The focus of this chapter is to adjust and troubleshoot OSPF. However, it is a good idea to review a basic implementation of the OSPF routing protocol.
The example in Figure 1 displays the topology used for configuring OSPFv2. The routers in the topology have a starting configuration, including enabled interface addresses. There is currently no static routing or dynamic routing configured on any of the routers. All interfaces on routers R1, R2, and R3 (except the loopback on R2) are within the OSPF backbone area. The ISP router is used as the routing domain’s gateway to the Internet.
In Figure 2, the Gigabit Ethernet 0/0 interface of R1 is configured to reflect its true bandwidth of 1,000,000 kilobits (i.e.1,000,000,000 b/s). Next, from OSPF router configuration mode, the router ID is assigned, the reference bandwidth is adjusted to account for fast interfaces, and the three networks attached to R1 are advertised. Notice how the wildcard mask is used to identify the specific networks.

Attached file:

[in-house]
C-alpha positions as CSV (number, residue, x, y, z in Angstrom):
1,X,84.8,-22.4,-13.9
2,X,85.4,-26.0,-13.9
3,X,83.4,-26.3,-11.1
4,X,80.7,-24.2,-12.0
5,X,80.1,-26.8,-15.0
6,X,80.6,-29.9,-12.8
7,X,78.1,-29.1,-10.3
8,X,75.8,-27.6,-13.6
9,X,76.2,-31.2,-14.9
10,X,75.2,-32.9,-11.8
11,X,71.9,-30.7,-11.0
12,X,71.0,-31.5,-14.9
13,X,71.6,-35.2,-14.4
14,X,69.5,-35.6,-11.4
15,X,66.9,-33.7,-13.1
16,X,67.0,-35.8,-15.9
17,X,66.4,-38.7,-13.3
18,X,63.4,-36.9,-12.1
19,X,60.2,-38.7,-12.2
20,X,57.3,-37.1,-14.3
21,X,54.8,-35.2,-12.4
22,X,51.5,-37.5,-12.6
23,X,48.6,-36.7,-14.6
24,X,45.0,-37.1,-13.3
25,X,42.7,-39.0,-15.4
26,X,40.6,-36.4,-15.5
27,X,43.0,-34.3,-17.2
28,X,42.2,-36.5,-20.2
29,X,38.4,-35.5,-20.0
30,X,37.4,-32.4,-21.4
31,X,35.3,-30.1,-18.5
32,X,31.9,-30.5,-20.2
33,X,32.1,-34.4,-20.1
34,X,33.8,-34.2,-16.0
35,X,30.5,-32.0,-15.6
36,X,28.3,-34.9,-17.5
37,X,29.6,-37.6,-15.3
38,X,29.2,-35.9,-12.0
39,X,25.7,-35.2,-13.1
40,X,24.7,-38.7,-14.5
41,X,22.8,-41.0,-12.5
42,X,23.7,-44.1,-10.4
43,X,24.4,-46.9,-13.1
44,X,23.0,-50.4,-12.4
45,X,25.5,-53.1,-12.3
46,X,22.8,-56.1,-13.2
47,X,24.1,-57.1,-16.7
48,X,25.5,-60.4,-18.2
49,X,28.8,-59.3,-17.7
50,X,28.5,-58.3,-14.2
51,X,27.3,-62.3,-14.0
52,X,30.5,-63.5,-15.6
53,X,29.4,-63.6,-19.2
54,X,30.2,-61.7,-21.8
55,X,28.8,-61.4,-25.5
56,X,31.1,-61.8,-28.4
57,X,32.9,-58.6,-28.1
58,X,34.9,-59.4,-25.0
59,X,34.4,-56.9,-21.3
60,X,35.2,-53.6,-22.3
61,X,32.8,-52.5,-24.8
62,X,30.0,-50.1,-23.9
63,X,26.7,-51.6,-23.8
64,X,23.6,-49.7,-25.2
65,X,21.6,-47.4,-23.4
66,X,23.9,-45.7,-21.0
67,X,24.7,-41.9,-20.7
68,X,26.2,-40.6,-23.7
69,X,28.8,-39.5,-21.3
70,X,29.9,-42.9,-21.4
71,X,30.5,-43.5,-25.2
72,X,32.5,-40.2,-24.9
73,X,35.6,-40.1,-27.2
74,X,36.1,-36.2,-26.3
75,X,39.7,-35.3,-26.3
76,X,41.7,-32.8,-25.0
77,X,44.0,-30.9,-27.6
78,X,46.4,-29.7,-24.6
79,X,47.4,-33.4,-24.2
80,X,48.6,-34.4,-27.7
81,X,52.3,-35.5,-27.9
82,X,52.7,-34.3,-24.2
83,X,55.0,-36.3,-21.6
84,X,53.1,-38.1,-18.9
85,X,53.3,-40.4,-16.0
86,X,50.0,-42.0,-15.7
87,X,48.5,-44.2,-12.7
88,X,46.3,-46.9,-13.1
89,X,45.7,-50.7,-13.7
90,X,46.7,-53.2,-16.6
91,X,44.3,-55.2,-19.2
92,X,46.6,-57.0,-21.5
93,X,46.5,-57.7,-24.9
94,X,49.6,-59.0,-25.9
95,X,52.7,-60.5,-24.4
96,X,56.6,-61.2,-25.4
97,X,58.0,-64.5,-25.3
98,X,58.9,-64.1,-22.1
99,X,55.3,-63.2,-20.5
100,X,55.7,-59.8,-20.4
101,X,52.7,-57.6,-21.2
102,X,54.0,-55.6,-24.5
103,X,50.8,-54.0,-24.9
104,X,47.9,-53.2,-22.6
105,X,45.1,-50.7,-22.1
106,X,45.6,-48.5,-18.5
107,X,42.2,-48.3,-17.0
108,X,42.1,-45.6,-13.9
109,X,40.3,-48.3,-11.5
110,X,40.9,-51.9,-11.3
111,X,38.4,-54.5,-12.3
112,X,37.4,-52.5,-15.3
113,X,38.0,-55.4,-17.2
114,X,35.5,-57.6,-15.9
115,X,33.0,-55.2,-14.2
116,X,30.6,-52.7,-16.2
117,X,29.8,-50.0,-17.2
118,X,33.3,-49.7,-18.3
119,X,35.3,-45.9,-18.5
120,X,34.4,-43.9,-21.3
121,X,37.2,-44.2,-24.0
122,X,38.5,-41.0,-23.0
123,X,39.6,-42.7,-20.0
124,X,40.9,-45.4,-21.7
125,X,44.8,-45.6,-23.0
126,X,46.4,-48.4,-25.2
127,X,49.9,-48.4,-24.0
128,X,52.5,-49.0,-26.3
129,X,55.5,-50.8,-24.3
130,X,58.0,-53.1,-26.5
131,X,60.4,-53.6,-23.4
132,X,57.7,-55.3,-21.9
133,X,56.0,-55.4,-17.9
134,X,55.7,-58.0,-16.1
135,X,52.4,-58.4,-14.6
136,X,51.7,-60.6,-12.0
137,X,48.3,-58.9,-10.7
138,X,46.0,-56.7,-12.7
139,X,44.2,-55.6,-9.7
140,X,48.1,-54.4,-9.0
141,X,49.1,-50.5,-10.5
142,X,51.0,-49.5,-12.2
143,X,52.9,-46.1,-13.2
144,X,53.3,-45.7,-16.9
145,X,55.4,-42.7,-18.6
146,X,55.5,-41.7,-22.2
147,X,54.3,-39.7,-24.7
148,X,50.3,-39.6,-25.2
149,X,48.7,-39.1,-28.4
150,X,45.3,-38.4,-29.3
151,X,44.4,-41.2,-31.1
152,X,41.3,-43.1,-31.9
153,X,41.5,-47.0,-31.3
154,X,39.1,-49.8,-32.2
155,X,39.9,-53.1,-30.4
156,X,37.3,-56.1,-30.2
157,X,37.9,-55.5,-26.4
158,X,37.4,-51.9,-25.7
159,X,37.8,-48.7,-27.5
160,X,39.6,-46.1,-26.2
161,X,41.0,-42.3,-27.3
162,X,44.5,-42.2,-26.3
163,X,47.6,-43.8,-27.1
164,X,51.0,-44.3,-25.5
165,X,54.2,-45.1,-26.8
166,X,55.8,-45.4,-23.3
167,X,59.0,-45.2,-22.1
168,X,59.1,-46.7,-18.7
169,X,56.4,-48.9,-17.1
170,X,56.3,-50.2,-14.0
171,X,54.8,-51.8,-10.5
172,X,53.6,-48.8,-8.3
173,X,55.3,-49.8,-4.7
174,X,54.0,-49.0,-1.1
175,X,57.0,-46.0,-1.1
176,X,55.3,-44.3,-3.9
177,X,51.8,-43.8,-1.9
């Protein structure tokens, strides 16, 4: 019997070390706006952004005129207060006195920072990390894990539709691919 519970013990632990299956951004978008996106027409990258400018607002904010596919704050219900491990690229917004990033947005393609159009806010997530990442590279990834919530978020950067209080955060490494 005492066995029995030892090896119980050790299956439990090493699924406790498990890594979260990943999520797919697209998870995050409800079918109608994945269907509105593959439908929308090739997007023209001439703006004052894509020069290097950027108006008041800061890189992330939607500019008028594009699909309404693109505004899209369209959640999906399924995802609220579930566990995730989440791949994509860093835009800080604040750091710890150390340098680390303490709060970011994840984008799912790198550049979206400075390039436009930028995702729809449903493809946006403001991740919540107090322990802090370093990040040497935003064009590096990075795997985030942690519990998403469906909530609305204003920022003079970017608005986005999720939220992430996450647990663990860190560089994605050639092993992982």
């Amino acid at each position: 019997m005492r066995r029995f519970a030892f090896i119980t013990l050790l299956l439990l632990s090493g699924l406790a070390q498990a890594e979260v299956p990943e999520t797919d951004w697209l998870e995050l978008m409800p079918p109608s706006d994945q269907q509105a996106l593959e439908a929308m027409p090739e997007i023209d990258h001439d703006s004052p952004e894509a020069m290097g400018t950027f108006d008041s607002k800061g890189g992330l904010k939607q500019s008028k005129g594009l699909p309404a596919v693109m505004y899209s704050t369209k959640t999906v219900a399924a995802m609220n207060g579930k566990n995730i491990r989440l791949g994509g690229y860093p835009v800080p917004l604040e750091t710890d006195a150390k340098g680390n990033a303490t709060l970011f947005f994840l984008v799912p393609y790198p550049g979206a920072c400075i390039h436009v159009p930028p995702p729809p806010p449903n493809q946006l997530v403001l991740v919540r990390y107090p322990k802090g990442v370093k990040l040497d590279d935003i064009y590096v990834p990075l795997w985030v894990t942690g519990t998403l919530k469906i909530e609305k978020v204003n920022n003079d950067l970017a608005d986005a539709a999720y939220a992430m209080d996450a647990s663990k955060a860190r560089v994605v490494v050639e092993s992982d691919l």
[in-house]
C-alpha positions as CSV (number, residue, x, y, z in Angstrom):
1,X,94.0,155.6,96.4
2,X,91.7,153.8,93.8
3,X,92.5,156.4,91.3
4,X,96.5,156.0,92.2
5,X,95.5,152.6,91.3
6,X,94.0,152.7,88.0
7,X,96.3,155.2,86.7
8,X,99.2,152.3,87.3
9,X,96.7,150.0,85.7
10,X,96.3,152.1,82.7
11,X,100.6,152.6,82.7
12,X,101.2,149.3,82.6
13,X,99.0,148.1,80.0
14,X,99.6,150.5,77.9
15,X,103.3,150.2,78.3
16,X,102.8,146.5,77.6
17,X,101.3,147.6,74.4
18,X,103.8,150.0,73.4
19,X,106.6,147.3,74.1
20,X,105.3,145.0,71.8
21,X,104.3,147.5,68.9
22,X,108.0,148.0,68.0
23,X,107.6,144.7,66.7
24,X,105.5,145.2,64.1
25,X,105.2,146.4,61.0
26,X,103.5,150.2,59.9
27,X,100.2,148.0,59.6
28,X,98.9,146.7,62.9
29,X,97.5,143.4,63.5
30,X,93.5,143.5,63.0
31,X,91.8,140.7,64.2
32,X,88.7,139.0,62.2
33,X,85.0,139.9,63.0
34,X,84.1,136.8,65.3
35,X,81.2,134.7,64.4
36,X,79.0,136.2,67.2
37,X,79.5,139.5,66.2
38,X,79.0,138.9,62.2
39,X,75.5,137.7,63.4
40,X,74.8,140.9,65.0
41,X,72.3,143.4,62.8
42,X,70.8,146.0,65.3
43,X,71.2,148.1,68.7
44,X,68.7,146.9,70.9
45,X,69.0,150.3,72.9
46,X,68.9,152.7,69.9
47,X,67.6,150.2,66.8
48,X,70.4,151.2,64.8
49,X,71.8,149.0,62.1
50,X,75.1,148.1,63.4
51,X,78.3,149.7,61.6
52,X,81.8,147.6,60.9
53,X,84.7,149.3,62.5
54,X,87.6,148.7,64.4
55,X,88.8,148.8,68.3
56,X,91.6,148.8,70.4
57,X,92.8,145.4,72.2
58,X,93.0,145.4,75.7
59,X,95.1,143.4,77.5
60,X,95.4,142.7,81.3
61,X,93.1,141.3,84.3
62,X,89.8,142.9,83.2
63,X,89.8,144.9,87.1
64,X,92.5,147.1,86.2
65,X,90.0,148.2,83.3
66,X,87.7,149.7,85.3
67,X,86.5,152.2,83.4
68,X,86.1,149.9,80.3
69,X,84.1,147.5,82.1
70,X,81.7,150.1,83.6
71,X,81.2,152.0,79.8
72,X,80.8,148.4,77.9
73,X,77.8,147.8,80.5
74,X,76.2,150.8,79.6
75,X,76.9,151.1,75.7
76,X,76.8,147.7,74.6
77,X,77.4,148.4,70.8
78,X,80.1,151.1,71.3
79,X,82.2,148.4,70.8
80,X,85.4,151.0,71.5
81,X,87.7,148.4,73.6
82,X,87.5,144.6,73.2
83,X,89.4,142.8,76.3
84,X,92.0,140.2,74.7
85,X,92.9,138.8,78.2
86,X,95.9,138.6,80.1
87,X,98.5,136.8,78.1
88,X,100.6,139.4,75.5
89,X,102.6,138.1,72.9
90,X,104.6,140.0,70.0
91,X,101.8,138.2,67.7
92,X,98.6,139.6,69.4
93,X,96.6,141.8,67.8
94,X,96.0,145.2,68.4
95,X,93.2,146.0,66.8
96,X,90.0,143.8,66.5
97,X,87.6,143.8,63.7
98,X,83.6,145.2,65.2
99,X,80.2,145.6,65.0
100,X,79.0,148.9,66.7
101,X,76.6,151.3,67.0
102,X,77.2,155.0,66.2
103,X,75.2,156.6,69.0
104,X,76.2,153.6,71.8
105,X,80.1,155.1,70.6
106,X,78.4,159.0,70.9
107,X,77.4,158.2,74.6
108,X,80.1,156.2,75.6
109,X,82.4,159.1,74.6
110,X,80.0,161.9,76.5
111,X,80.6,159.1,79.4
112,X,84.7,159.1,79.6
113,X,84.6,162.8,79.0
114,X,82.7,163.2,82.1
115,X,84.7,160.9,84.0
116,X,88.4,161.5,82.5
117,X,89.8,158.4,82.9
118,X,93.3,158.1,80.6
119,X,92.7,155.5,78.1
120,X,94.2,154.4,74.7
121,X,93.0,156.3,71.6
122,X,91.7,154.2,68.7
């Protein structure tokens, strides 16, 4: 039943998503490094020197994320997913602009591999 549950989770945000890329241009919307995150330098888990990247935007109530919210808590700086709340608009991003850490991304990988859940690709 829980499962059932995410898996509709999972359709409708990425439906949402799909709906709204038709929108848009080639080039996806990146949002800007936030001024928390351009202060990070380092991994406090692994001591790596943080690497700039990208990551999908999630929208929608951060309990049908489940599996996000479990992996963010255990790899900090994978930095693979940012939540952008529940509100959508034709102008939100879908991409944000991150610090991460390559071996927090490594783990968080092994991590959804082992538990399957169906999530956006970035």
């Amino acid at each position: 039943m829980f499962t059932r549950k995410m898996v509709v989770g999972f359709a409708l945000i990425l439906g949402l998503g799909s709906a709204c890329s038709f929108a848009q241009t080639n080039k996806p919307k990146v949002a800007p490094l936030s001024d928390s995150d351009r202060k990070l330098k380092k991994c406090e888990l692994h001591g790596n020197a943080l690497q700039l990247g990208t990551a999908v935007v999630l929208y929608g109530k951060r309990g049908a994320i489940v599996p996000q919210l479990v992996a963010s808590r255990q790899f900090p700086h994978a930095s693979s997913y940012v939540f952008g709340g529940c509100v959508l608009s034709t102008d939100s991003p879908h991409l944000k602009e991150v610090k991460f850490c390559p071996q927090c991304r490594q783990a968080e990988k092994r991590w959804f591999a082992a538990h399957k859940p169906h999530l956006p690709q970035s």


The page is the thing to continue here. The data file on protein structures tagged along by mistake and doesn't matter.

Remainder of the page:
In Figure 3, the Gigabit Ethernet 0/0 interface of R2 is also configured to reflect its true bandwidth, the router ID is assigned, the reference bandwidth is adjusted to account for fast interfaces, and the three networks attached to R2 are advertised. Notice how the use of the wildcard mask can be avoided by identifying the actual router interface with a quad zero mask. This effectively makes OSPF use the subnet mask assigned to the router interface as the advertised network mask.
Use the Syntax Checker in Figure 4 to adjust the bandwidth on the R3 G0/0 interface, enter OSPF router configuration mode, assign the correct router ID, adjust the reference bandwidth, and advertise the three directly connected networks using the router interfaces and quad zero wildcard mask.
Notice the informational messages displaying that R3 has established a full neighbor adjacency with R1 with router ID 126.96.36.199 and R2 with router ID 188.8.131.52. The OSPF network has converged.